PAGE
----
With three days of perfect weather, plentiful unannounced guest appearances and a shrewdly well-rounded lineup, 2016's Newport Folk Festival marked another unforgettable weekend of music at one of the country's most historic fests. With Patti Smith, Alabama Shakes and Flight of the Conchords headlining each of the festival's three days, this year's Newport once again expanded the definition of folk music in the 21st century. At all hours, smaller stages featured everything from Brian Fallon's Jersey folk-punk to Hayes Carll's Texas country, from the Irish-tinged folk of Aoife O'Donovan to the Preservation Hall Jazz Band's celebratory New Orleans fusion. These are the 15 best things we saw.
The 20-year-old Atlanta singer-rapper-guitarist took the stage to a moving standing ovation before launching into an energetic nine-song performance that drew on styles ranging from folk to hip-hop, gospel, arena rock and R&B. Throughout it all, Raury scampered and hopped his way around the stage, imbuing his early afternoon set with the type of ecstatic charisma normally reserved for a main-stage spectacle. He switched between playing guitar, rapping in free verse and jumping around for effect, conjuring moments of intense connection throughout, whether on the laid-back acoustic cover of A$AP Rocky's "L$D" or on the frenetic, gospel-influenced folk-rap of "Peace Prevail." If his Newport set was any indication, this major-label upstart will soon be headlining all sorts of bigger festival stages in years to come.
Word had been getting around that Kris Kristofferson might show up unannounced to the festival's smallest stage (capacity approx. 200) on Friday afternoon, so the indoor venue was packed to the brim when the 80-year-old singer-songwriter took the stage after a brief opening set from his daughter Kelly Kristofferson and Andrew Hagar. Kristofferson then ran through an unforgettable collection of classics such "Help Me Make It Through the Night," "The Pilgrim, Chapter 33" and "Sunday Mornin' Coming Down" to a hushed crowd. Although in recent years his voice has become brittle and his guitar playing occasionally shaky, Kristofferson infused his set with humor, grace and emotion, appearing to choke up several times throughout the set. By the end of his 19-song performance, it was clear that Kristofferson had delivered perhaps the most awe-inspiring performance of the whole weekend.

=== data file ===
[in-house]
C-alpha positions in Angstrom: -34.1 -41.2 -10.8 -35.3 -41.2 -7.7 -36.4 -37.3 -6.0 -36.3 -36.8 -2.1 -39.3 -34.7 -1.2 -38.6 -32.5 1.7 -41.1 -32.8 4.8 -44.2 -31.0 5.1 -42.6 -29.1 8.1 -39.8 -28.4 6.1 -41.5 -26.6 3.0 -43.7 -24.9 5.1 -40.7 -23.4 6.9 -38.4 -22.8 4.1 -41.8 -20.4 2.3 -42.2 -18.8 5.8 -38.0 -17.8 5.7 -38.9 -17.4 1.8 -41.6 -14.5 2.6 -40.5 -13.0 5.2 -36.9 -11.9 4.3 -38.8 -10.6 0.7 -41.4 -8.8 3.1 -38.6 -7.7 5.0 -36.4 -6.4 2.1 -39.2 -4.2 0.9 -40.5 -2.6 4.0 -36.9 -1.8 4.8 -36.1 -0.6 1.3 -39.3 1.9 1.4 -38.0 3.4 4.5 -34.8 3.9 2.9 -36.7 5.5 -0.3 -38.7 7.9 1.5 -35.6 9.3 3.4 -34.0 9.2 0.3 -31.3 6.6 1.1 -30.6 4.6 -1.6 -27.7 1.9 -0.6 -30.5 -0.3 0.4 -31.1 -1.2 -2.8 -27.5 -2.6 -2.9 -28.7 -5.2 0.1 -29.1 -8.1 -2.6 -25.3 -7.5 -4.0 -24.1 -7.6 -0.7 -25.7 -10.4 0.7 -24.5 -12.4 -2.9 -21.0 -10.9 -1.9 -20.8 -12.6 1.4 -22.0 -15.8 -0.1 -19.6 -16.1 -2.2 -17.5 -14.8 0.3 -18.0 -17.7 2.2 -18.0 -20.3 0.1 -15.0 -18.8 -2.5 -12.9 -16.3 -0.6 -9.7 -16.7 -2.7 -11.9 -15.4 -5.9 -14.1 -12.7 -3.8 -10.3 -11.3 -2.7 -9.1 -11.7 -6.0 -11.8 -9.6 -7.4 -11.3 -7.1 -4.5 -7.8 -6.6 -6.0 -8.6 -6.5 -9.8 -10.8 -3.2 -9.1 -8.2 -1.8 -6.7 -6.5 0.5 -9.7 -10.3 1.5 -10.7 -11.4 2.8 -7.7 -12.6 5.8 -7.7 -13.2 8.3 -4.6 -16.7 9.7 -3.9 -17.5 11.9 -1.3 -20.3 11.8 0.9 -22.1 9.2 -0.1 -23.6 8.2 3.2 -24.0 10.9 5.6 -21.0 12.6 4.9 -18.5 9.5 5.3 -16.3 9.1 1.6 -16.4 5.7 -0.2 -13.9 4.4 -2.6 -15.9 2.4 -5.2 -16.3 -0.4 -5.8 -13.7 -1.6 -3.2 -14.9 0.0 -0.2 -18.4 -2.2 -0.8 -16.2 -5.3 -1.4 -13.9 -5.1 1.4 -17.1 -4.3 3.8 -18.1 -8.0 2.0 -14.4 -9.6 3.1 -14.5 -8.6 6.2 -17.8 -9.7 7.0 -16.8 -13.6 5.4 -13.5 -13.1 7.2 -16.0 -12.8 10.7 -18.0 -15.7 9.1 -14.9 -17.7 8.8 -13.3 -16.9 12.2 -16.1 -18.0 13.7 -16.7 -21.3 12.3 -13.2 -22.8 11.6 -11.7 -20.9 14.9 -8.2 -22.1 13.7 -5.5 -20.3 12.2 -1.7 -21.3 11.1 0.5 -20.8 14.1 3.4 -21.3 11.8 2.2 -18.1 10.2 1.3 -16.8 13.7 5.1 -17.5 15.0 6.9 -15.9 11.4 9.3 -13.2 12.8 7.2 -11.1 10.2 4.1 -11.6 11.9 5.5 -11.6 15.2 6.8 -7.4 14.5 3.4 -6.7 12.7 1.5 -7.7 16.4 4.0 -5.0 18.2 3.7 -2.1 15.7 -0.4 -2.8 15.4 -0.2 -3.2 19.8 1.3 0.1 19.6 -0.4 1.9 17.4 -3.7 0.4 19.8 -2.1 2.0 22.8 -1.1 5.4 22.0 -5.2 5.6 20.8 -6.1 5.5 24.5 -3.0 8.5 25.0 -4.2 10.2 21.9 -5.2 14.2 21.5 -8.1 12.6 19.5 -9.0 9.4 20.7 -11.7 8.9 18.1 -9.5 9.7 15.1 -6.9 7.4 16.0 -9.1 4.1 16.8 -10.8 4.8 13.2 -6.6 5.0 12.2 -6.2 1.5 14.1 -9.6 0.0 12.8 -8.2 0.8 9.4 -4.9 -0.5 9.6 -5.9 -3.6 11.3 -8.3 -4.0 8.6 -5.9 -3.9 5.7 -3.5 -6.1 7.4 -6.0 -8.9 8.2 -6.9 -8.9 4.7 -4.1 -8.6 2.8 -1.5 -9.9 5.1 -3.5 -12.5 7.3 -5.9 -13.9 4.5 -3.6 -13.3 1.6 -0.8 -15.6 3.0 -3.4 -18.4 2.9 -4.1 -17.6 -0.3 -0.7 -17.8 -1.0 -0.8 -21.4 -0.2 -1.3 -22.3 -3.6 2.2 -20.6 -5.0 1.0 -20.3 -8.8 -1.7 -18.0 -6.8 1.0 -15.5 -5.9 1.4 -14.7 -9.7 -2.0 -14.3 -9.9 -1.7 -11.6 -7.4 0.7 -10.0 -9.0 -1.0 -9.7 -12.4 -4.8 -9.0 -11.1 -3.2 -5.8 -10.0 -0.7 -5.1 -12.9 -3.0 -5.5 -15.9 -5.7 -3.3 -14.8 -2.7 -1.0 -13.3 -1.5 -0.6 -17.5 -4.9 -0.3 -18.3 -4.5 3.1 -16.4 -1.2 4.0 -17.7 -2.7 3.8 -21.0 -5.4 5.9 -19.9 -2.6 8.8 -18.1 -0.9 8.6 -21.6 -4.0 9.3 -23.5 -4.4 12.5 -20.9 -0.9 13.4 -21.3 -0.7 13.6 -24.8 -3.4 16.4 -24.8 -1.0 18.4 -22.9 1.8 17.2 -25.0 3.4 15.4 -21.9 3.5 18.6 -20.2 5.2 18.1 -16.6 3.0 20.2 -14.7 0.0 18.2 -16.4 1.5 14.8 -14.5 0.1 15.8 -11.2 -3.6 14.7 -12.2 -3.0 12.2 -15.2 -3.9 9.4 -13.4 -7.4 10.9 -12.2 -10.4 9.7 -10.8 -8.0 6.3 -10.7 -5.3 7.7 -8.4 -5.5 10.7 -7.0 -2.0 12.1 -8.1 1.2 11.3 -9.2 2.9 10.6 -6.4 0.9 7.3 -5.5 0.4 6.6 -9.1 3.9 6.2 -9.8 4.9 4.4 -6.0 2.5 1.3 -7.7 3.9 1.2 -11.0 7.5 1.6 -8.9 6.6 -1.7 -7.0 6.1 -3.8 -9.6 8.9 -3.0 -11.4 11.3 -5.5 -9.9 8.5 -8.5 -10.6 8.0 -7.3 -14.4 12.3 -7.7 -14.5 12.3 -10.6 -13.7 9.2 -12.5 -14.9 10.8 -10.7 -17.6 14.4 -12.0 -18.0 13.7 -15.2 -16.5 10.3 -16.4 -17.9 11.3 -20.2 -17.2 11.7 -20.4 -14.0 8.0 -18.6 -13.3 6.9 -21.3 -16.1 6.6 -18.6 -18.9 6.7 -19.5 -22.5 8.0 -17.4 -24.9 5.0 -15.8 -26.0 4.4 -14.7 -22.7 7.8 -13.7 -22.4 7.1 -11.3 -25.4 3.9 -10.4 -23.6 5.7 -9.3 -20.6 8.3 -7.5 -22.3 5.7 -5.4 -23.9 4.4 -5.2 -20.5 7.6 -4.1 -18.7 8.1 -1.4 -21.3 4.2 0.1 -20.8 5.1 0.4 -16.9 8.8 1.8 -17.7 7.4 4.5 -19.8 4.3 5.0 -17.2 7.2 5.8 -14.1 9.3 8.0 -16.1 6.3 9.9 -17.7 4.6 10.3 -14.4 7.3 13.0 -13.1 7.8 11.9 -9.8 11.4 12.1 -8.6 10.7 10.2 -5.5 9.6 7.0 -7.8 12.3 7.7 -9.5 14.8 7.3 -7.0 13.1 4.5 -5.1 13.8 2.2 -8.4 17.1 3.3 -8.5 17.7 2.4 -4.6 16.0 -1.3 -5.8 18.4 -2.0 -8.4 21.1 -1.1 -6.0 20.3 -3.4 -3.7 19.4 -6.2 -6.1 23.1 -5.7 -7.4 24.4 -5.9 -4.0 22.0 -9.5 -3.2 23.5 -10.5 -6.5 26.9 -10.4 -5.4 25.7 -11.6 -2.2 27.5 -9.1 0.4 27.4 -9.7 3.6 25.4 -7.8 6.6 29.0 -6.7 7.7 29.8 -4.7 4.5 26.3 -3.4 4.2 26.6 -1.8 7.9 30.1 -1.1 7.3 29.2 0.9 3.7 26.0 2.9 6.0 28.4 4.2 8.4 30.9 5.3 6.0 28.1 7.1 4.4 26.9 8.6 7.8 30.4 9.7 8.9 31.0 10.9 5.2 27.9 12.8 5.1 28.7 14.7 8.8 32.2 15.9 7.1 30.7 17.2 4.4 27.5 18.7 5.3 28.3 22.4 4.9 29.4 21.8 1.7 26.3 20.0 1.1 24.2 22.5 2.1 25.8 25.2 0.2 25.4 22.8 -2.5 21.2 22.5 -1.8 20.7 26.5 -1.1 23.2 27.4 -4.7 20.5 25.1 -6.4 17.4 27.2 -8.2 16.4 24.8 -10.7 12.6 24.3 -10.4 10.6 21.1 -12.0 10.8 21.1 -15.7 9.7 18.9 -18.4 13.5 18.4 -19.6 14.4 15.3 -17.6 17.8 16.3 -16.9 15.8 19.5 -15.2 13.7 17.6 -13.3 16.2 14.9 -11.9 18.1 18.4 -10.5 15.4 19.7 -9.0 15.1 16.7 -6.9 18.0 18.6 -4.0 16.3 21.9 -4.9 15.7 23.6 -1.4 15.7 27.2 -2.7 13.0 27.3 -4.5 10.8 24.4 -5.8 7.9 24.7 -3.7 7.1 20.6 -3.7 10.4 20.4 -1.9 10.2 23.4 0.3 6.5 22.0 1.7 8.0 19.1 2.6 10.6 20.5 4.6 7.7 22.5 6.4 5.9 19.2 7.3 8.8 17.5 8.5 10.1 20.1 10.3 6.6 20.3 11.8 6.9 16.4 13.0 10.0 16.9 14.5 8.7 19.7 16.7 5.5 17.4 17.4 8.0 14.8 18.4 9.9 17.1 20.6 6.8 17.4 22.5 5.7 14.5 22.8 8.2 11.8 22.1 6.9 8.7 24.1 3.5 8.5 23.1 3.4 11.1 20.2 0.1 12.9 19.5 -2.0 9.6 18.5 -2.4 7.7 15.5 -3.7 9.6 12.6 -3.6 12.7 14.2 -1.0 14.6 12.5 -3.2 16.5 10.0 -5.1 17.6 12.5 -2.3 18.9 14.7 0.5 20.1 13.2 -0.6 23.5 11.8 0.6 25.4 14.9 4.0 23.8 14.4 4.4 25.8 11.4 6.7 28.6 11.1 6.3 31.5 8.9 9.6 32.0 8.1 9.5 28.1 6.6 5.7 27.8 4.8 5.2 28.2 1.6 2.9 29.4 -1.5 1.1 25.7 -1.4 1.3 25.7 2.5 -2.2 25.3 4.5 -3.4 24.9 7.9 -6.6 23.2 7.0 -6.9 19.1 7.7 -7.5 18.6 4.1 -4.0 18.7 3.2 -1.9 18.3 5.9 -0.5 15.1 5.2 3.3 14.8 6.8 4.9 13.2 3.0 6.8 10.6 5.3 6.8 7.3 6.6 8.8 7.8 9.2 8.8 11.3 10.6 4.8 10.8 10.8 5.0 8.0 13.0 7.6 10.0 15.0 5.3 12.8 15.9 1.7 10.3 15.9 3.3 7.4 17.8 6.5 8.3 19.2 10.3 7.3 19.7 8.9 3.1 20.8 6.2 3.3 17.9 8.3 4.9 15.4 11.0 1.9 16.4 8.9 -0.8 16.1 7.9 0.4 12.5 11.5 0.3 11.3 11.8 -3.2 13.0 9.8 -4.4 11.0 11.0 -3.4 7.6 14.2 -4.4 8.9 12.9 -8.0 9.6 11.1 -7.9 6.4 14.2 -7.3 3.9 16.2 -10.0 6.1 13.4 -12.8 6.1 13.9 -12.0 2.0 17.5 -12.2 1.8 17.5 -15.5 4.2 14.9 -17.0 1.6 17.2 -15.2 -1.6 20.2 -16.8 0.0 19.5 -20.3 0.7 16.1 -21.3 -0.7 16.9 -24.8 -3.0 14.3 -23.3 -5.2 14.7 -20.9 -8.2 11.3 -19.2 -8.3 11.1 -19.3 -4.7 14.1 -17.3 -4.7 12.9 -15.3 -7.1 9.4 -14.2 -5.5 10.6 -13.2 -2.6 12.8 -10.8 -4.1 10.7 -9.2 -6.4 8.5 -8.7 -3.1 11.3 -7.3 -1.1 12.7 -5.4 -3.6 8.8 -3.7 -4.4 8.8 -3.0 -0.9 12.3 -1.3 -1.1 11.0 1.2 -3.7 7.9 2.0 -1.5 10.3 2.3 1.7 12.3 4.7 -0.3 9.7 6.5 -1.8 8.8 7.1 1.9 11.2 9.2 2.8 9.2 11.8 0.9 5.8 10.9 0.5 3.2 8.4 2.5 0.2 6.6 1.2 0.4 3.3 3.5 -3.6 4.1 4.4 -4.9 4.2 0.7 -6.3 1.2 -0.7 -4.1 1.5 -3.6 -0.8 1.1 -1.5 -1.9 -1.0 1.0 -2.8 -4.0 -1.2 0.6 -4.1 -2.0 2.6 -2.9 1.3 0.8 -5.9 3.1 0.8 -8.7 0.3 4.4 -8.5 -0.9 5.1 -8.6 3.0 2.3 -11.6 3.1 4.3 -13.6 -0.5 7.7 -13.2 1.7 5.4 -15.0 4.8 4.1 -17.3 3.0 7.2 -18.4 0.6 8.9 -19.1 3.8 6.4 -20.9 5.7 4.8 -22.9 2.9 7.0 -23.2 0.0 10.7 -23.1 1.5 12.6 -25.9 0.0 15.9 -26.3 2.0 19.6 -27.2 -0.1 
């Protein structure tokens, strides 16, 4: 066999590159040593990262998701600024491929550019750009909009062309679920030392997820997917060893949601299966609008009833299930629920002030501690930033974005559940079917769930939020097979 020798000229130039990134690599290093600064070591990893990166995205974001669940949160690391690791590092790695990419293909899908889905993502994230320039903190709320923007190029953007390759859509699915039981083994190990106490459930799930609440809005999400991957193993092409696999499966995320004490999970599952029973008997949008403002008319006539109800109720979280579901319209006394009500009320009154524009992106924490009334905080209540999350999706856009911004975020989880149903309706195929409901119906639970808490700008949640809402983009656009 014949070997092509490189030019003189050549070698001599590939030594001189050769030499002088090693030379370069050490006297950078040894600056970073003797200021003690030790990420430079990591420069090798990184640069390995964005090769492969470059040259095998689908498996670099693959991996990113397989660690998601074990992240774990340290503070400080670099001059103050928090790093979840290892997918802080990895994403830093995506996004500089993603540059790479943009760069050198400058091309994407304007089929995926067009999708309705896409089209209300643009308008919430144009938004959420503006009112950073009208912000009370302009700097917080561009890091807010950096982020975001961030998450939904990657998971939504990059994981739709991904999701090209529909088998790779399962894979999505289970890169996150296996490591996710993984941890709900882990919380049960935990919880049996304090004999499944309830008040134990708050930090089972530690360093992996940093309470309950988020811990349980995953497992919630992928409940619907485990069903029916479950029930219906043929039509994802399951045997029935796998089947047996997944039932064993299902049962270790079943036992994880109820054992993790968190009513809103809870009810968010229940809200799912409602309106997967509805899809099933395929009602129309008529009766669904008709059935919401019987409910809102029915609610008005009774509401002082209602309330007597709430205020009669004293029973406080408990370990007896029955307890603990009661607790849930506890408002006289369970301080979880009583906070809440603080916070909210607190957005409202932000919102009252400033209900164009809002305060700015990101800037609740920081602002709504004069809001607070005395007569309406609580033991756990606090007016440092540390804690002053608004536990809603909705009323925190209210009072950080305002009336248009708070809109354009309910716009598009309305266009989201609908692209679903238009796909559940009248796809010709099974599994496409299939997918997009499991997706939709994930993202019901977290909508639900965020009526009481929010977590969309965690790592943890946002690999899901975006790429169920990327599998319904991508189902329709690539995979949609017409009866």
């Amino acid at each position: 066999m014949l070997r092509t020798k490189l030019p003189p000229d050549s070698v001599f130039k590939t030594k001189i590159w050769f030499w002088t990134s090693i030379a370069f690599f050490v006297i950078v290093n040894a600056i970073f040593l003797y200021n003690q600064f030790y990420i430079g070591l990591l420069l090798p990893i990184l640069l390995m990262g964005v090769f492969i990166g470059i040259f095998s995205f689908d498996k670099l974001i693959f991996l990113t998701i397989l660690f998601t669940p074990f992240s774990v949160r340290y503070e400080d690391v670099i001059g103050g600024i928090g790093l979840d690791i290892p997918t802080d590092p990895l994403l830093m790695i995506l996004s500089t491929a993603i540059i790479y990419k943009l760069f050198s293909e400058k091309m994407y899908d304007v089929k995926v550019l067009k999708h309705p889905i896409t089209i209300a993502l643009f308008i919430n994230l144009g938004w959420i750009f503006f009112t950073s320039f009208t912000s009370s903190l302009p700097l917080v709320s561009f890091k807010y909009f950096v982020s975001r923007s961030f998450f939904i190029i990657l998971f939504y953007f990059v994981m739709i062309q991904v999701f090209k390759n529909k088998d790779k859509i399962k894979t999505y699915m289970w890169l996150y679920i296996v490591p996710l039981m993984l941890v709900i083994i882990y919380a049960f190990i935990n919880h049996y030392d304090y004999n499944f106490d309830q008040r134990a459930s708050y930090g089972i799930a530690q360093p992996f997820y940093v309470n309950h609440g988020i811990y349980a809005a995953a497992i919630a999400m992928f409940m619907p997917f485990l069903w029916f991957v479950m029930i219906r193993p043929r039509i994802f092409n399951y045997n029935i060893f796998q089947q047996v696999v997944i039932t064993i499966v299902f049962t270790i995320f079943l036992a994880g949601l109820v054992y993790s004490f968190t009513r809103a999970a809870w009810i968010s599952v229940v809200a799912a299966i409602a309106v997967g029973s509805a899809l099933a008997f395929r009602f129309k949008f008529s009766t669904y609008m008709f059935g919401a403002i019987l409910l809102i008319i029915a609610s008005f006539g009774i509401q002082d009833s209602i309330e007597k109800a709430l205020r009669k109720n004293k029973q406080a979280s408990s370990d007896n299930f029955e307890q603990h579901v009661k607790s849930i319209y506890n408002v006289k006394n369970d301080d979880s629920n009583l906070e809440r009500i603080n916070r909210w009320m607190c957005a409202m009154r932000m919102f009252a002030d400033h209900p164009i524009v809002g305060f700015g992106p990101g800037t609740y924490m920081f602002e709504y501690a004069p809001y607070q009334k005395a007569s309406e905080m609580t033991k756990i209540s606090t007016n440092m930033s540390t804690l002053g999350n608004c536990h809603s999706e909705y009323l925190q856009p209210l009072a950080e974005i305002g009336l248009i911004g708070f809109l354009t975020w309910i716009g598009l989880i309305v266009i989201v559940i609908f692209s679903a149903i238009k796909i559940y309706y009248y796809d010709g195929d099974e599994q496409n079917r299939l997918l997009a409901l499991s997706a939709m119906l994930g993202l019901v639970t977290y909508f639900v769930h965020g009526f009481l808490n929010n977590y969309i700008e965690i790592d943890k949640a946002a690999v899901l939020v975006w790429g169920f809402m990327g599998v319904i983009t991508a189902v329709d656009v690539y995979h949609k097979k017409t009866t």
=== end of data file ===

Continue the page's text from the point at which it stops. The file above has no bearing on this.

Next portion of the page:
"You ready to hear some shit-kicking country music?" Margo Price asked the crowd at the beginning of her rousing set Saturday afternoon. Performing with her four-piece backing band the Price Tags, Nashville's 2016 breakout singer delivered an inspired set that drew on highlights from her solo debut, Midwest Farmer's Daughter. A string section helped reproduce the rich pop orchestration of album highlights like "Hands of Time" and "How the Mighty Have Fallen." Elsewhere, Price ran through leaner, Bakersfield-inspired traditional country on "This Town Gets Around" and the set-closing sing-along "Hurtin' on the Bottle." In between, she found time to highlight her band on the showstopper "Paper Cowboy" and offered an inspired take on Gram Parsons' "Ooh Las Vegas," rounding out the weekend's purest dose of unvarnished country.